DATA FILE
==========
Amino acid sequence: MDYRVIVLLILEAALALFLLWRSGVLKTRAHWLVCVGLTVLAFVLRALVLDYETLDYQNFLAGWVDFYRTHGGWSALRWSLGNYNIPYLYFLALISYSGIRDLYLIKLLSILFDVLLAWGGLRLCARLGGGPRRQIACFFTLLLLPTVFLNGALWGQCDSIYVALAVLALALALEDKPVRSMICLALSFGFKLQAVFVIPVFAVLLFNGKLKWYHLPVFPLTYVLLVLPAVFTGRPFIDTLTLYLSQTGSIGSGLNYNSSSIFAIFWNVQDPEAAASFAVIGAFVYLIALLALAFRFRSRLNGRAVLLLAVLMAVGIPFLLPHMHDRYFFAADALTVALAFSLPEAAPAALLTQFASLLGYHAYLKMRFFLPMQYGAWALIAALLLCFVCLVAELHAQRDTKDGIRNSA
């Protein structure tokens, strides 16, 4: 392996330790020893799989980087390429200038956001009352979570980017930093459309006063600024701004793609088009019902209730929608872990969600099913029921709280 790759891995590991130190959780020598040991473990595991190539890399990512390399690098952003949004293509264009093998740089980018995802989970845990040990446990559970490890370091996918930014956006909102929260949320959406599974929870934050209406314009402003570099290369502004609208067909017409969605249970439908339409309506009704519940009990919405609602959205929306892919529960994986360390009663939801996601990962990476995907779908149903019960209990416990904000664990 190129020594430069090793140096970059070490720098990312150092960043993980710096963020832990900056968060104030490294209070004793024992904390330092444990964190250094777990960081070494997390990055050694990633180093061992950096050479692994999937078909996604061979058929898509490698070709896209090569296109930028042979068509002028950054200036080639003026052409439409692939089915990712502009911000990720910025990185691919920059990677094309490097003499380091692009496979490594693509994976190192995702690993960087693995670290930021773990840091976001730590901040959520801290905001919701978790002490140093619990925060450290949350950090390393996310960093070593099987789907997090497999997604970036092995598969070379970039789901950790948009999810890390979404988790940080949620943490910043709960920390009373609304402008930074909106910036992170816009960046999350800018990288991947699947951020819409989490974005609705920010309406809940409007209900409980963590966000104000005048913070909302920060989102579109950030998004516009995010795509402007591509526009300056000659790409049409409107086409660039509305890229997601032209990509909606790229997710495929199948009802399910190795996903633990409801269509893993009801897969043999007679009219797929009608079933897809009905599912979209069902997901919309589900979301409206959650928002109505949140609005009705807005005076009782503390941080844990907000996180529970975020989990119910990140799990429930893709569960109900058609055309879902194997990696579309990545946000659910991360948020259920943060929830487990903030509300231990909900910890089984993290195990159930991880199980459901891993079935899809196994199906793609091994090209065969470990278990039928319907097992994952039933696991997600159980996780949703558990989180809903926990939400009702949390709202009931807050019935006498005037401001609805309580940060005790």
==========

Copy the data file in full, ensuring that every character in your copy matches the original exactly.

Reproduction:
Amino acid sequence: MDYRVIVLLILEAALALFLLWRSGVLKTRAHWLVCVGLTVLAFVLRALVLDYETLDYQNFLAGWVDFYRTHGGWSALRWSLGNYNIPYLYFLALISYSGIRDLYLIKLLSILFDVLLAWGGLRLCARLGGGPRRQIACFFTLLLLPTVFLNGALWGQCDSIYVALAVLALALALEDKPVRSMICLALSFGFKLQAVFVIPVFAVLLFNGKLKWYHLPVFPLTYVLLVLPAVFTGRPFIDTLTLYLSQTGSIGSGLNYNSSSIFAIFWNVQDPEAAASFAVIGAFVYLIALLALAFRFRSRLNGRAVLLLAVLMAVGIPFLLPHMHDRYFFAADALTVALAFSLPEAAPAALLTQFASLLGYHAYLKMRFFLPMQYGAWALIAALLLCFVCLVAELHAQRDTKDGIRNSA
């Protein structure tokens, strides 16, 4: 392996330790020893799989980087390429200038956001009352979570980017930093459309006063600024701004793609088009019902209730929608872990969600099913029921709280 790759891995590991130190959780020598040991473990595991190539890399990512390399690098952003949004293509264009093998740089980018995802989970845990040990446990559970490890370091996918930014956006909102929260949320959406599974929870934050209406314009402003570099290369502004609208067909017409969605249970439908339409309506009704519940009990919405609602959205929306892919529960994986360390009663939801996601990962990476995907779908149903019960209990416990904000664990 190129020594430069090793140096970059070490720098990312150092960043993980710096963020832990900056968060104030490294209070004793024992904390330092444990964190250094777990960081070494997390990055050694990633180093061992950096050479692994999937078909996604061979058929898509490698070709896209090569296109930028042979068509002028950054200036080639003026052409439409692939089915990712502009911000990720910025990185691919920059990677094309490097003499380091692009496979490594693509994976190192995702690993960087693995670290930021773990840091976001730590901040959520801290905001919701978790002490140093619990925060450290949350950090390393996310960093070593099987789907997090497999997604970036092995598969070379970039789901950790948009999810890390979404988790940080949620943490910043709960920390009373609304402008930074909106910036992170816009960046999350800018990288991947699947951020819409989490974005609705920010309406809940409007209900409980963590966000104000005048913070909302920060989102579109950030998004516009995010795509402007591509526009300056000659790409049409409107086409660039509305890229997601032209990509909606790229997710495929199948009802399910190795996903633990409801269509893993009801897969043999007679009219797929009608079933897809009905599912979209069902997901919309589900979301409206959650928002109505949140609005009705807005005076009782503390941080844990907000996180529970975020989990119910990140799990429930893709569960109900058609055309879902194997990696579309990545946000659910991360948020259920943060929830487990903030509300231990909900910890089984993290195990159930991880199980459901891993079935899809196994199906793609091994090209065969470990278990039928319907097992994952039933696991997600159980996780949703558990989180809903926990939400009702949390709202009931807050019935006498005037401001609805309580940060005790």